File Your Small Business Taxes like a Pro in 2024

It’s that dreaded time of year again, tax season. For new and experienced small business owners alike, business taxes tend to bring about uncertainty and late-night stress.

Fear no more! We created this comprehensive guide for your 2024 business tax return. We’ll answer all your questions, including “what forms do I submit” and “how do I prepare my records,” so you can save time and money.

What You'll Learn In This Blog

Do I Have To Pay Taxes For My Small Business?

The short answer is yes. Your small business owes taxes to the federal government which then gets invested in major health programs, social security defense, and security. Some businesses also have state and local tax requirements.

Your federal taxes are sent through the IRS to confirm your tax liability. By filing business taxes accurately you are less likely to be targeted for a tax audit which is an extensive and painstaking review of your business’s financial records.

However, you’ll find that there is no one path that fits all small businesses. There are a number of factors, including the legal structure and business type that determine what you need to pay.

Know Your Legal Structure

When forming your business, you should have determined what legal structure to operate under. Your business is either a sole proprietorship, S corporation, C corporation, or limited liability corporation (LLCs). Each has unique tax laws.

Here is a great video from Quickbooks explaining each legal structure and how it impacts taxes.

When Are Taxes Due?

The legal structure you operate under determines when your business taxes are due.

March 15, 2024

This is the deadline for multiple-member LLCs and S corporations.

April 15, 2024

Sole proprietors, single-member LLCs, and C corporations follow this deadline.

How To File For A Tax Extension

As a small business owner, you are able to apply for an extension if you need more time to file your taxes. As long as you submit a tax-filing extension by your deadline (March 15th or April 15th) you will automatically be granted an extra 6 months unless contacted by the IRS.

  • Sole proprietors and single-member LLCs use Form 4868
  • Multi-member LLCs, S corps, and C corps use Form 7004

Everything You Need Before You Get Started

  1. Get your business and personal information organized
    The information you’ll need includes your Employer Identification Number, payroll information, bank statements, and the previous year’s tax return.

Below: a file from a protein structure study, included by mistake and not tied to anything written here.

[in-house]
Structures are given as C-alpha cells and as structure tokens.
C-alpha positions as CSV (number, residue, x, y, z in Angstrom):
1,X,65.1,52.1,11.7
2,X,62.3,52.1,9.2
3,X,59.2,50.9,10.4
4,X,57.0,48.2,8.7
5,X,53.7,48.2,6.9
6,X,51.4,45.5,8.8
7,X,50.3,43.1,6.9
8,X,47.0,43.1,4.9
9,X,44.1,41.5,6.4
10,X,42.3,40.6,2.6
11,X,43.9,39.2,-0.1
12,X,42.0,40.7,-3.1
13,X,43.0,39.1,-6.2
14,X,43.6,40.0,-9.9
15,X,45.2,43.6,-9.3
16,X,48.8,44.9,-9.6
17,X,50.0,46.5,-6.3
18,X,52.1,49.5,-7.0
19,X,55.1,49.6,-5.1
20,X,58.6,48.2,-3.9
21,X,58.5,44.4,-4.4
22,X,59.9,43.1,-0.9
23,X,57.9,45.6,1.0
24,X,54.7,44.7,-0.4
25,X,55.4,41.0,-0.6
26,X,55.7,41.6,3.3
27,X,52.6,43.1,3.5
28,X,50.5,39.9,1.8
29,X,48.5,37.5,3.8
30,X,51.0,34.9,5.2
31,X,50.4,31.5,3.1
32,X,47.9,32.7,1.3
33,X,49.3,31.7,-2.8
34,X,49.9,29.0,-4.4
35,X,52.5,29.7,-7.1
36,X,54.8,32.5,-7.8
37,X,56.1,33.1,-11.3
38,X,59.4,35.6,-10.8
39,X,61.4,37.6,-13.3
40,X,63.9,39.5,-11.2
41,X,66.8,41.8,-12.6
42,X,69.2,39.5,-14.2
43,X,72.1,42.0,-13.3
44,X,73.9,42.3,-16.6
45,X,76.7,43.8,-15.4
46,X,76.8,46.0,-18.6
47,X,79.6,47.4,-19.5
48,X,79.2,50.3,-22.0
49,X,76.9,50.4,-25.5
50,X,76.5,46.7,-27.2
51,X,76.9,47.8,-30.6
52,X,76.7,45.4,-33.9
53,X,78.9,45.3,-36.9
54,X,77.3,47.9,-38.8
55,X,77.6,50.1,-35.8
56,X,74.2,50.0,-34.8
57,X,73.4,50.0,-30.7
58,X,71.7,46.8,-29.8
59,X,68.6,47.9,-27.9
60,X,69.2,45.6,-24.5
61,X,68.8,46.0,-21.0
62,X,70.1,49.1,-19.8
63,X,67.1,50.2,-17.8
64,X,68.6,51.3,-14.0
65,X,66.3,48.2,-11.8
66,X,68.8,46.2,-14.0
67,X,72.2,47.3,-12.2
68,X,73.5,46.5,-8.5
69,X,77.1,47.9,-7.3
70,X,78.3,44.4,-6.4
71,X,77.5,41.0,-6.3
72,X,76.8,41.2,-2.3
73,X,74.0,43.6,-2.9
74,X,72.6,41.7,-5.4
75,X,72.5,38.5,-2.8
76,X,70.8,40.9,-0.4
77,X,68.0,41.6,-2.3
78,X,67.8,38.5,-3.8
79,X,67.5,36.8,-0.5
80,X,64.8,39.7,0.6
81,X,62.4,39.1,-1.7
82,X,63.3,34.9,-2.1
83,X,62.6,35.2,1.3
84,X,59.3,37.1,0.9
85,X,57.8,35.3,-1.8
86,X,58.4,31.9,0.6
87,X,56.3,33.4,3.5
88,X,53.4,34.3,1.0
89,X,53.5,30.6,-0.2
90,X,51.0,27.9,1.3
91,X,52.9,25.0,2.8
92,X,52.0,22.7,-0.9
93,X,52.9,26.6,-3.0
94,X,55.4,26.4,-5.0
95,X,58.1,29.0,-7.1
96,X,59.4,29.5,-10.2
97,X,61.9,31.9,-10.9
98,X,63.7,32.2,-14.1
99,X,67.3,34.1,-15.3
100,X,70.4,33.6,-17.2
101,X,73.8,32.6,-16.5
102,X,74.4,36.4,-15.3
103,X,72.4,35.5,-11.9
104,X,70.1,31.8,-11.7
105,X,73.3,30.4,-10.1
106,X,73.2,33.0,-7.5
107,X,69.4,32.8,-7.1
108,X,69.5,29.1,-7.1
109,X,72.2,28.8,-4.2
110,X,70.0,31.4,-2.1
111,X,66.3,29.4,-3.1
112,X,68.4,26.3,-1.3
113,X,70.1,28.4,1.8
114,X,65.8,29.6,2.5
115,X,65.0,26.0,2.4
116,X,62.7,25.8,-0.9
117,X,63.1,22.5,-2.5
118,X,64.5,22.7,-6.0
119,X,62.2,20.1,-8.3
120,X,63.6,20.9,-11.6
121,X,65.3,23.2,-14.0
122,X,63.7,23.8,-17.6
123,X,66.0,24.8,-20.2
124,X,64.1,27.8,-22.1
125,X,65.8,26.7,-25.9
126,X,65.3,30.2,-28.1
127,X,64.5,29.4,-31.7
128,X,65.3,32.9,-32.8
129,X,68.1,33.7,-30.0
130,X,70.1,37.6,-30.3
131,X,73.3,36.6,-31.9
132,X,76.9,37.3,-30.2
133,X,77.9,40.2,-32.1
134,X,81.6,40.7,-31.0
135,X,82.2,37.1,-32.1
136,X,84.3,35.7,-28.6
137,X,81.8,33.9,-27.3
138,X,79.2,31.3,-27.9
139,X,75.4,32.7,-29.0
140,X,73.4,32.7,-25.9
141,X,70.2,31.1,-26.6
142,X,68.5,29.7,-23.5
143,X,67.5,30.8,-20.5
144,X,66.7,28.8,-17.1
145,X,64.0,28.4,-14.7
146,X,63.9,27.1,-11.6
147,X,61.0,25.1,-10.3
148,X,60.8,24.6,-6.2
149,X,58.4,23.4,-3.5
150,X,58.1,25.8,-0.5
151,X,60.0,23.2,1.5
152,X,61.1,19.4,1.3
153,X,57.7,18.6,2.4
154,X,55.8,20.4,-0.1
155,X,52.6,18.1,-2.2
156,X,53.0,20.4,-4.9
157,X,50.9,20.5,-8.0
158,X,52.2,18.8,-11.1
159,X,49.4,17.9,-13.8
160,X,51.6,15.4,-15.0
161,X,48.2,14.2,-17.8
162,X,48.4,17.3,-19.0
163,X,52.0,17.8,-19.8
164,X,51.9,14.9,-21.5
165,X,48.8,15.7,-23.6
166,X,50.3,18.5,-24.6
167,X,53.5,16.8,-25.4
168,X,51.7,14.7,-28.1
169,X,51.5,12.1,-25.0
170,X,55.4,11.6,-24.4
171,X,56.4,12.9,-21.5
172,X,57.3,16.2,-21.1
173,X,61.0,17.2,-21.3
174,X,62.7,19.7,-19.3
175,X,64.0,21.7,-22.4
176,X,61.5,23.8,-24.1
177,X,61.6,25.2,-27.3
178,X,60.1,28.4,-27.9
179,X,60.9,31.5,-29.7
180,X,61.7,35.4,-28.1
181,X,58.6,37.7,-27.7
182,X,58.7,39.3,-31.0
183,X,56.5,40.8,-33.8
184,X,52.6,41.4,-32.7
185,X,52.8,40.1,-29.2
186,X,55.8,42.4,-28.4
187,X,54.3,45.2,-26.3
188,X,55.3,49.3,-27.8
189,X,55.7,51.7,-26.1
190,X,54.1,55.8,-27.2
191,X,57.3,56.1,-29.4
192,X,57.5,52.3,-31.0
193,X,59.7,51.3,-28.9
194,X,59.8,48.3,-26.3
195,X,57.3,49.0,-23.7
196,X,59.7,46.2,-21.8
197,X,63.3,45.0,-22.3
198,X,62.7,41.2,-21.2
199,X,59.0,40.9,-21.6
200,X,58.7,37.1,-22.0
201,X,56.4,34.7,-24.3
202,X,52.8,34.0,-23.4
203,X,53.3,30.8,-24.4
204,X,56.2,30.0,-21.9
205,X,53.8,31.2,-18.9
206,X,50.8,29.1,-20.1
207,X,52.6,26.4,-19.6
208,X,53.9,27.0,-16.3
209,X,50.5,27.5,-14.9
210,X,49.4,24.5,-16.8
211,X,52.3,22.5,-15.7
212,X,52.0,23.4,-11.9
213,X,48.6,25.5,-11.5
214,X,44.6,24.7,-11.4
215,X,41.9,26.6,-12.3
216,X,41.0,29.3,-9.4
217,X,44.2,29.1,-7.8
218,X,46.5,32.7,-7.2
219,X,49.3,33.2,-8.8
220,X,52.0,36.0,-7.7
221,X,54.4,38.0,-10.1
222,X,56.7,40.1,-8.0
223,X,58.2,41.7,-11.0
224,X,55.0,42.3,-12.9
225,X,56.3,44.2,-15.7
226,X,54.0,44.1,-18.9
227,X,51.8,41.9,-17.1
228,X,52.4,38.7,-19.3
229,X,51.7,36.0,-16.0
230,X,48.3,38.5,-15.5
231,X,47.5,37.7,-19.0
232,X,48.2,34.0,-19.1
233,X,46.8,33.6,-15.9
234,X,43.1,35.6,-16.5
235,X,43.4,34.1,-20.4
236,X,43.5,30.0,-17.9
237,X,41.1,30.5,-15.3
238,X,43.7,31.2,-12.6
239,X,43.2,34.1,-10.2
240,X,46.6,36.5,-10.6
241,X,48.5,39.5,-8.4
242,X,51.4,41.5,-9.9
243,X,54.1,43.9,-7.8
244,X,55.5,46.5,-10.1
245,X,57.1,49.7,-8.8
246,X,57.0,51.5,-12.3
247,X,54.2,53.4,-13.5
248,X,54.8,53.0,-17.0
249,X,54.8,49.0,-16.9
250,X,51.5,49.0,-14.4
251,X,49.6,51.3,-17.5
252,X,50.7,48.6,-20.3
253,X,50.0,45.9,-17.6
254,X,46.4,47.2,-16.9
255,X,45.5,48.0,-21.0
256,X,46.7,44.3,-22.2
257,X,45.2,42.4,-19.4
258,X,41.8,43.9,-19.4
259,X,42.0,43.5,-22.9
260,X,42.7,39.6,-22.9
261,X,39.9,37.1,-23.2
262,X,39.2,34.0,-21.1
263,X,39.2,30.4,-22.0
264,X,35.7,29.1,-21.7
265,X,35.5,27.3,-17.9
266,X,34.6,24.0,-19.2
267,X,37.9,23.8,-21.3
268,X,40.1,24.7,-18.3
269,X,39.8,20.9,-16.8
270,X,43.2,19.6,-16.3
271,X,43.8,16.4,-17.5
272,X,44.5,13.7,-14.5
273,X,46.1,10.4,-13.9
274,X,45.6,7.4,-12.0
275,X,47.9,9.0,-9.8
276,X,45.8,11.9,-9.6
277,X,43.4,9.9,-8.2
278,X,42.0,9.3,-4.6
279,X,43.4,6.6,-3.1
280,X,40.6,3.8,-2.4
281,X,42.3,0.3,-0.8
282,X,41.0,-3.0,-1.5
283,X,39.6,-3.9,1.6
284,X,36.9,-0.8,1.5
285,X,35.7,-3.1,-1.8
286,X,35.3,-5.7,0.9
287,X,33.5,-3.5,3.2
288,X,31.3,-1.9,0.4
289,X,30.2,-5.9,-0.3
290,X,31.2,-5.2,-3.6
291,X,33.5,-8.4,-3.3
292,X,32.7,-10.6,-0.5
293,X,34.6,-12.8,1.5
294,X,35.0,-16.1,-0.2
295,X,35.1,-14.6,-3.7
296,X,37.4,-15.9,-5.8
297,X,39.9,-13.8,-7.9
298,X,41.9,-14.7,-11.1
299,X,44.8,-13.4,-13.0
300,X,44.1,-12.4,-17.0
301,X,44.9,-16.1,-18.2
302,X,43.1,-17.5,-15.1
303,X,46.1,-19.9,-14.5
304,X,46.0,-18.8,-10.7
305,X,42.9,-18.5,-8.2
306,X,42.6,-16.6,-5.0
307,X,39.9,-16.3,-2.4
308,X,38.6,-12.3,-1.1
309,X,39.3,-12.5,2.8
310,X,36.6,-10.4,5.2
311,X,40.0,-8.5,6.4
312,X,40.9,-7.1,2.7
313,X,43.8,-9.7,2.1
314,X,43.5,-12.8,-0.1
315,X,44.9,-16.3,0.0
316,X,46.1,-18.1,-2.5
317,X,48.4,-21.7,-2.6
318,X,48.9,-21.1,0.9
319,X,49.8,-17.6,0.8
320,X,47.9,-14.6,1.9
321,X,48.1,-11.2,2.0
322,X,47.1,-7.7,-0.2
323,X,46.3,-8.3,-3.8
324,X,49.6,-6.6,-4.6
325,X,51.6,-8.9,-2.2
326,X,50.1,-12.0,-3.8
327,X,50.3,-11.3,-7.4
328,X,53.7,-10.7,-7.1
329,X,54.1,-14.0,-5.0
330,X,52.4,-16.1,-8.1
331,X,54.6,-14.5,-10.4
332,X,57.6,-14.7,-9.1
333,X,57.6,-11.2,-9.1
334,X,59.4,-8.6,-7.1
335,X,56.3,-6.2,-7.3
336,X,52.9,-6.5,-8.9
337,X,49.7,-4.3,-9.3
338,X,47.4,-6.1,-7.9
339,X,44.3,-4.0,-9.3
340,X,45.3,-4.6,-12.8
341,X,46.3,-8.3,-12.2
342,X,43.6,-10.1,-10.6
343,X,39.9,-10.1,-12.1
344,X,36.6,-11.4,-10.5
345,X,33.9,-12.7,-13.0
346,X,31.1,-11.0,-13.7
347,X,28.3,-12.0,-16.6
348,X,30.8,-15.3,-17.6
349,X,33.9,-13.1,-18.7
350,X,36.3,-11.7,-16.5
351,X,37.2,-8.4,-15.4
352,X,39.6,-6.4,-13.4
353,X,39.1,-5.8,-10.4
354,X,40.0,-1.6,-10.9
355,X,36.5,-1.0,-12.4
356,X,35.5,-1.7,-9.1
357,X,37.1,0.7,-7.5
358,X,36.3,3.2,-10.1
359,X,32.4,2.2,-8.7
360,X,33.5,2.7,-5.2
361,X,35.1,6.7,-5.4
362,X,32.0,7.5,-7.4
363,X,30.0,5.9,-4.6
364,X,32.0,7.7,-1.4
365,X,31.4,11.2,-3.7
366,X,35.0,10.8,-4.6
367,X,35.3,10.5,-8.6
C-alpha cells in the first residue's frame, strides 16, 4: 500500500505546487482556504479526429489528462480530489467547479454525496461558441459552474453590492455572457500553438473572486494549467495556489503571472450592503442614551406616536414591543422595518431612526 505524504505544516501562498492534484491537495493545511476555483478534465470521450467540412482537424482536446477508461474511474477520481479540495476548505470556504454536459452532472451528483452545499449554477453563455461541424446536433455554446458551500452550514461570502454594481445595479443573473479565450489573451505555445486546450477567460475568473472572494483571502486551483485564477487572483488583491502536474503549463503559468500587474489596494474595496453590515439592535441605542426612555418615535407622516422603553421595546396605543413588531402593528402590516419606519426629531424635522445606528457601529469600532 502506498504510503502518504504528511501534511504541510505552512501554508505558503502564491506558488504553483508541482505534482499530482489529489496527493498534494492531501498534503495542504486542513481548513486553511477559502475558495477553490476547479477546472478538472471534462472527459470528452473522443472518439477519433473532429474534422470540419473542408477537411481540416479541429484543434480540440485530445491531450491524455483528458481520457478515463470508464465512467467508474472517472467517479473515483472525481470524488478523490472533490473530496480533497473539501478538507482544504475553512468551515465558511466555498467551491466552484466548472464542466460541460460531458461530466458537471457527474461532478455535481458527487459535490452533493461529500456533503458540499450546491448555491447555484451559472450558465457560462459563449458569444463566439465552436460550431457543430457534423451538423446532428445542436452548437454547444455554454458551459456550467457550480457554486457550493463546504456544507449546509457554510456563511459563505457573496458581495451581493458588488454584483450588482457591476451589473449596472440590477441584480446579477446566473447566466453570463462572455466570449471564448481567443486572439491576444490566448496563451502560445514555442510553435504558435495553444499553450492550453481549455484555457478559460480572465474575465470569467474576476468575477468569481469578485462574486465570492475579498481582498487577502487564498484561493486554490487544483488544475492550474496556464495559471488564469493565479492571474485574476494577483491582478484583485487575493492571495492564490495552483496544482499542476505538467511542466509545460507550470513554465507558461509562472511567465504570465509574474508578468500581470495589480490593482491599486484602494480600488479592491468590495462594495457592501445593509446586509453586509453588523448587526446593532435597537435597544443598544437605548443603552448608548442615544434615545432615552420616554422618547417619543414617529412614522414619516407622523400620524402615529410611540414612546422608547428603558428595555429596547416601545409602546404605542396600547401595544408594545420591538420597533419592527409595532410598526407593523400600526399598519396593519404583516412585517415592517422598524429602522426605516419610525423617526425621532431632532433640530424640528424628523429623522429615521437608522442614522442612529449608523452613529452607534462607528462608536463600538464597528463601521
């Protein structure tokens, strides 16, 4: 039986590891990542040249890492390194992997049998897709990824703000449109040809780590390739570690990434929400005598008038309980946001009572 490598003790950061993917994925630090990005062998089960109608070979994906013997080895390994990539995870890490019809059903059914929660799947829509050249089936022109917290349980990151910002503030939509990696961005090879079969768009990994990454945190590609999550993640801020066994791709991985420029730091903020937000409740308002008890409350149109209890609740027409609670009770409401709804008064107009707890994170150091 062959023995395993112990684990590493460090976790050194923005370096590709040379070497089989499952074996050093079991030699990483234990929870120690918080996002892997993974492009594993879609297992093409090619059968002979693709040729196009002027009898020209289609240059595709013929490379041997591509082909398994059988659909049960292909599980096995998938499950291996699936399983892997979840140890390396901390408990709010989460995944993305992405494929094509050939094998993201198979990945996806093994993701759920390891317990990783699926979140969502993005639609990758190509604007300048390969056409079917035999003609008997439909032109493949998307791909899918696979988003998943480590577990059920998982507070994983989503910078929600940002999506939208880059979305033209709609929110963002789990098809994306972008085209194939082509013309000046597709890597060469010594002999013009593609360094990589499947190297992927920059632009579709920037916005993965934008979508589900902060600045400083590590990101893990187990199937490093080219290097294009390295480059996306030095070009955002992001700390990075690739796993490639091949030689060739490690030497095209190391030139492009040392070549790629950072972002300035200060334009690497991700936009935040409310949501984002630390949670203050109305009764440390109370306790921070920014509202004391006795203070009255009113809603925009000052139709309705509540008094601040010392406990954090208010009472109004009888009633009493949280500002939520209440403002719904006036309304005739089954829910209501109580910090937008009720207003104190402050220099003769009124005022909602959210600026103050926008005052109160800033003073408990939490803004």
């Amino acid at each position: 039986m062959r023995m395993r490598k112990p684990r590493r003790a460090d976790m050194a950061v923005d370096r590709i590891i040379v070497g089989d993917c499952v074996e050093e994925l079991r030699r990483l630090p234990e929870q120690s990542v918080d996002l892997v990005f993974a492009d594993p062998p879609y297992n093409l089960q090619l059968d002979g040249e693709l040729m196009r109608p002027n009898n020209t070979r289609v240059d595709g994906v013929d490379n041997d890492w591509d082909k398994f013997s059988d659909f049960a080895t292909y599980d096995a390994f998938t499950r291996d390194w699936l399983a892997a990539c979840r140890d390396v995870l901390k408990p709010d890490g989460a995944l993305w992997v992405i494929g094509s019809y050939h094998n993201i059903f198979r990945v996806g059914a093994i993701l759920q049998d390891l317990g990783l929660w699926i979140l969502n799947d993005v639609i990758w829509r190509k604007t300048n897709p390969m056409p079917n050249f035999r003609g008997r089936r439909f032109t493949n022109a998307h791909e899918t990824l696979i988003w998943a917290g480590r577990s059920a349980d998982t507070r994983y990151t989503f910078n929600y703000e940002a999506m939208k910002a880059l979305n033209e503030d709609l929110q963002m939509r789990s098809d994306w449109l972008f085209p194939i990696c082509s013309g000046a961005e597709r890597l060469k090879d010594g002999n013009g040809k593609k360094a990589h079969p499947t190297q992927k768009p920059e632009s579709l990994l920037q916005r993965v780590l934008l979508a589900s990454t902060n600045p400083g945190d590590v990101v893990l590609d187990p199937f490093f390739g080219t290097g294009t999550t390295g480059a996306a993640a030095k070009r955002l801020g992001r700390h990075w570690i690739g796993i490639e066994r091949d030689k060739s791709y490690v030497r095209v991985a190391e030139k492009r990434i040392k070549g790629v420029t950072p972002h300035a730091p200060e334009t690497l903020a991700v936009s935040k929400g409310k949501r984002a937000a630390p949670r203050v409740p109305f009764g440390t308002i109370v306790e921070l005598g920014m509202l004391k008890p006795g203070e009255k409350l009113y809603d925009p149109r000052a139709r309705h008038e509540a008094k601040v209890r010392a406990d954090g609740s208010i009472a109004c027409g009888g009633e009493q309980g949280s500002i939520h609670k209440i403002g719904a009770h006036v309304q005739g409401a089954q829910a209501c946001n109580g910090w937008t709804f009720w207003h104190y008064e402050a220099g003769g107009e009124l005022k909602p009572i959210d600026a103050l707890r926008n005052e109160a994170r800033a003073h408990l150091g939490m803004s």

2. Financial reports
    You’ll have to prove to the IRS your financial status with a balance sheet and income statement. Your balance sheet records your business’ current assets, liabilities, and equity. For an accurate balance sheet, you must claim your inventory balance as an asset. That means calculating your ending inventory value using your business’ beginning inventory, net purchases, and the cost of goods sold.

    Submit your profit gained or lost value with an income statement. This shows how much money your business made and spent last tax season.

    Inventory management systems, like Thrive, automatically track ending inventory and sales reporting with accurate stock counts between all your sales channels and locations.

  3. Organize receipts
    Gather receipts for business expenses like supplies, travel, repairs, etc. We recommend making digital copies so it’s easy to organize and search for what’s needed during tax season.

  4. Clean books
    It’s essential to make sure your bookkeeping records match your bank statements. Now is the time to cross-reference transactions so you don’t accidentally submit a false claim. Many small businesses use accounting software, such as Quickbooks. Thrive integrates with Quickbooks for easy income account attribution and reconciliation.

Tax Payments For Small Businesses

Federal Income Tax

Sole Proprietorship

If you are the sole proprietor or single-member LLC of your store, congrats! Filing for you is relatively easy. Using Schedule C, report your business profit and losses. Then attach it to your personal tax return which is Form 1040.

S Corporations

S corporations avoid double taxation by passing your store’s income directly to shareholders. If this is you, fill out Form 1120-S. If you classify as an LLC that is taxed as S corp, then this is what you need to submit as well.